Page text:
QUOTE: “There are two mistakes one can make along the road to truth…not going all the way, and not starting.” — Hindu Prince Gautama Siddharta
I’m a huge fan of writer John Irving’s work. From his classic book, “The World According to Garp,” to “The Cider House Rules” to my personal favorite, “A Widow for One Year,” he starts his books all in the same manner — which is to write his last sentence first. Once he has the ending in mind, Irving then proceeds to write his stories backward — which is rather unorthodox but seems to work well for him. Today, former Broncos coach Mike Shanahan takes over the Washington Redskins (officially — I think this deal has been done for two months) and begins to rebuild, restore and reinvigorate this once proud franchise. And much like John Irving, Shanahan already knows the ending — he must produce a Super Bowl champion.
Shanahan took the last year off from the game, but he was far from being off. Setting up an office in the Denver Tech Center, he took a step back from the daily grind, which allowing him to move forward. He visited training camps last summer to watch other teams practice and prepare. He searched for new ideas, new methods and new ways to make him better prepared for his final run as a head coach in the NFL. Shanahan is very smart, and with that comes the curiosity to learn new ways, to not be reluctant to change, to be willing to step outside the comforts he has grown accustomed to. This step back will help the Redskins move forward.
Shanahan will have the power to control the players — no longer will the door to the general manager’s office be swinging open to welcome players complaining about practice or working too hard. Everyone will report to Shanahan, and that ultimate power will place accountability on the entire organization, specifically the players. Owner Daniel Snyder will have his ideas — but he will clearly defer to the coach. New GM Bruce Allen will also have ideas, but he’ll also defer to Shanahan. Allen is not going to buck the chain of command, no matter how much he makes it appear at today’s press conference that they both have equal power. They do not have equal power — Allen will work for Shanahan as he would for any head coach. Being the son of a coach makes Allen empathetic to coaches, and his job will be to make sure the owner doesn’t interfere and that he does what Shanahan wants done.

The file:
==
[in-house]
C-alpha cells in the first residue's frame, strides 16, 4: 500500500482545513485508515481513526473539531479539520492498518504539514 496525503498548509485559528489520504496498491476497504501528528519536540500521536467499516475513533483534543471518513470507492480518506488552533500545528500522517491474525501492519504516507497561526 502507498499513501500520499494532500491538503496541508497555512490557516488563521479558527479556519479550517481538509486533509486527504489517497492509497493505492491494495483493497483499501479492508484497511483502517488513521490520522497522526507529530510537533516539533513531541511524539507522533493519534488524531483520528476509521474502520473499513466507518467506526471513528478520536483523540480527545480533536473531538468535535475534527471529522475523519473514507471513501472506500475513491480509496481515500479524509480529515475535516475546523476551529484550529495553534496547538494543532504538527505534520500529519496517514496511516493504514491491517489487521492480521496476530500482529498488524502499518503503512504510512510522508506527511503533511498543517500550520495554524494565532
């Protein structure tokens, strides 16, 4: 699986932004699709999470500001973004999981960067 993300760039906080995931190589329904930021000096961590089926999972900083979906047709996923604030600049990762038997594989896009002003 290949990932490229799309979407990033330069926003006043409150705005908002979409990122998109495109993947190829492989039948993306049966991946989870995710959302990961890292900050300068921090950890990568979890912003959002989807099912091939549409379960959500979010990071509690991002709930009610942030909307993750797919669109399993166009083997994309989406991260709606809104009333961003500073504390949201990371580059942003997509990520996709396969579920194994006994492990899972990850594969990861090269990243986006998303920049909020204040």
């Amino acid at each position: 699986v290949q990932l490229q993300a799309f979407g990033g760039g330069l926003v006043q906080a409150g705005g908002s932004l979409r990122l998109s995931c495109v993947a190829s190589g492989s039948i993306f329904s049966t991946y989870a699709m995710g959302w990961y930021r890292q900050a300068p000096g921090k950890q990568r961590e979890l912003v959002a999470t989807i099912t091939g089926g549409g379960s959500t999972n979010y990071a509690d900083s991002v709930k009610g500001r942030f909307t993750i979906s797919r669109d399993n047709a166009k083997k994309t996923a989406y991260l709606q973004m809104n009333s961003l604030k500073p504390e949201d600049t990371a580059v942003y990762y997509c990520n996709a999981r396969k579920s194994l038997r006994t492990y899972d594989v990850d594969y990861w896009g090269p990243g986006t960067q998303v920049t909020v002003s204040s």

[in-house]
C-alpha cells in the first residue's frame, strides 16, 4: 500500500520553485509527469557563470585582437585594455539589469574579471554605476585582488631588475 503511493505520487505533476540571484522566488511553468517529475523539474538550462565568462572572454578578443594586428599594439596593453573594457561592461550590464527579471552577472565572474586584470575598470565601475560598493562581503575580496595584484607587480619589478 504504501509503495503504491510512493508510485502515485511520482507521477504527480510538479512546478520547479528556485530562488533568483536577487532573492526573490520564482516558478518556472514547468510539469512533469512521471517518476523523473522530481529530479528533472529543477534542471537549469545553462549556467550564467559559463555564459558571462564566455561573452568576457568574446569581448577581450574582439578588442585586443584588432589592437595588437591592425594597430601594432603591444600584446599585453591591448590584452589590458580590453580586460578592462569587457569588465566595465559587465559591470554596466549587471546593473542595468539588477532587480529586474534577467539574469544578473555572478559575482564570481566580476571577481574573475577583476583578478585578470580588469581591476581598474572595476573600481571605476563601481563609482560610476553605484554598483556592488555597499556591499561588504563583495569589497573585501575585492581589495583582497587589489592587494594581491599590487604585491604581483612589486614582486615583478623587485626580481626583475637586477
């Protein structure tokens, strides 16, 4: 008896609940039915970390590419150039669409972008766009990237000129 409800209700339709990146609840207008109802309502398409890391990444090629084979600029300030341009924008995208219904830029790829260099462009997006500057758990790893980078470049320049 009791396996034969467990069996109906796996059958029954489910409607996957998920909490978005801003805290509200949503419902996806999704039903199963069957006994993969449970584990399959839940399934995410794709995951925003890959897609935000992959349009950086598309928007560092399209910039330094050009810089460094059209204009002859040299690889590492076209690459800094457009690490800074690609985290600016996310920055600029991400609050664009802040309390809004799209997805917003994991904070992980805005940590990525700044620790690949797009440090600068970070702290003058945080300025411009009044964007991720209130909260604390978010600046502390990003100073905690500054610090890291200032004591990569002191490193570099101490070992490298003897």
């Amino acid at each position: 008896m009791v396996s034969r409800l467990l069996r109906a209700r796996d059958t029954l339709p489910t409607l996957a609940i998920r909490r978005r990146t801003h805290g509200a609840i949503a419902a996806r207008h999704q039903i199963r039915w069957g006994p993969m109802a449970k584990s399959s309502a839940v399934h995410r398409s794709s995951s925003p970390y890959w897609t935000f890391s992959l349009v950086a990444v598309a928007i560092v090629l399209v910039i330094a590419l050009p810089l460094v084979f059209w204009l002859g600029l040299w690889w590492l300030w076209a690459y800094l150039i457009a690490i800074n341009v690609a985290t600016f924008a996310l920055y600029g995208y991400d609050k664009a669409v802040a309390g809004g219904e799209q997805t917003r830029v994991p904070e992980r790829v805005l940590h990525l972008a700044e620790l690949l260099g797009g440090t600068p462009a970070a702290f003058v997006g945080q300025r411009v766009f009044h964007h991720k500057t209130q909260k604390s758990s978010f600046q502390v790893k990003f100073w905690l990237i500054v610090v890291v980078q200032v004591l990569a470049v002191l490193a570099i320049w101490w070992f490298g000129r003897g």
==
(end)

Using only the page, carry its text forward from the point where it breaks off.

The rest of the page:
George Young, the former GM of the New York Giants, once said to me, “The hungry soldier is the best soldier.” Shanahan might want to take that advice to heart. Often times, Snyder’s large pocketbook allows the organization the freedom to pay coaches large sums of money, so Shanahan must be careful that coaches, like players, are not coming for the big paycheck. Everyone shouldn’t feel content with being paid; they must work very hard to earn their money and maintain their hunger for achievement.
Shanahan must drive this organization. He must re-establish a work ethic and show everyone what it takes to win a Super Bowl. He can’t overpay everyone as they start out or else he runs the risk that everyone is content. In Denver, there was never a fear of being fired because Shanahan supposedly had a great relationship with the owner, but as time moved on, that relationship went south. In the NFL, most organizations run best when there’s some fear in the air — remember, fear does the work of reason — for players and staff members. I’m not suggesting that he run a boot camp inside the Redskins offices like Eric Mangini in Cleveland. What I’m suggesting is that he keeps people on edge and not over-hire and overpay. Leaner and meaner worked for John Candy in “Stripes”; it can work for the ‘Skins as well.
To get to the Super Bowl, the ‘Skins must find a way to rebuild their talent base on the offensive line and get consistent production from their quarterback. Shanahan can make a difference in both of these areas. With a year off, he has a better focus and a more determined outlook, and he has his edge back. Being fired might not be the best thing that ever happens in anyone’s life, but it can help you to refocus and retool — something Shanahan has done.
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For more on Shanahan’s arrival in Washington, check out this article from Bleacher Report.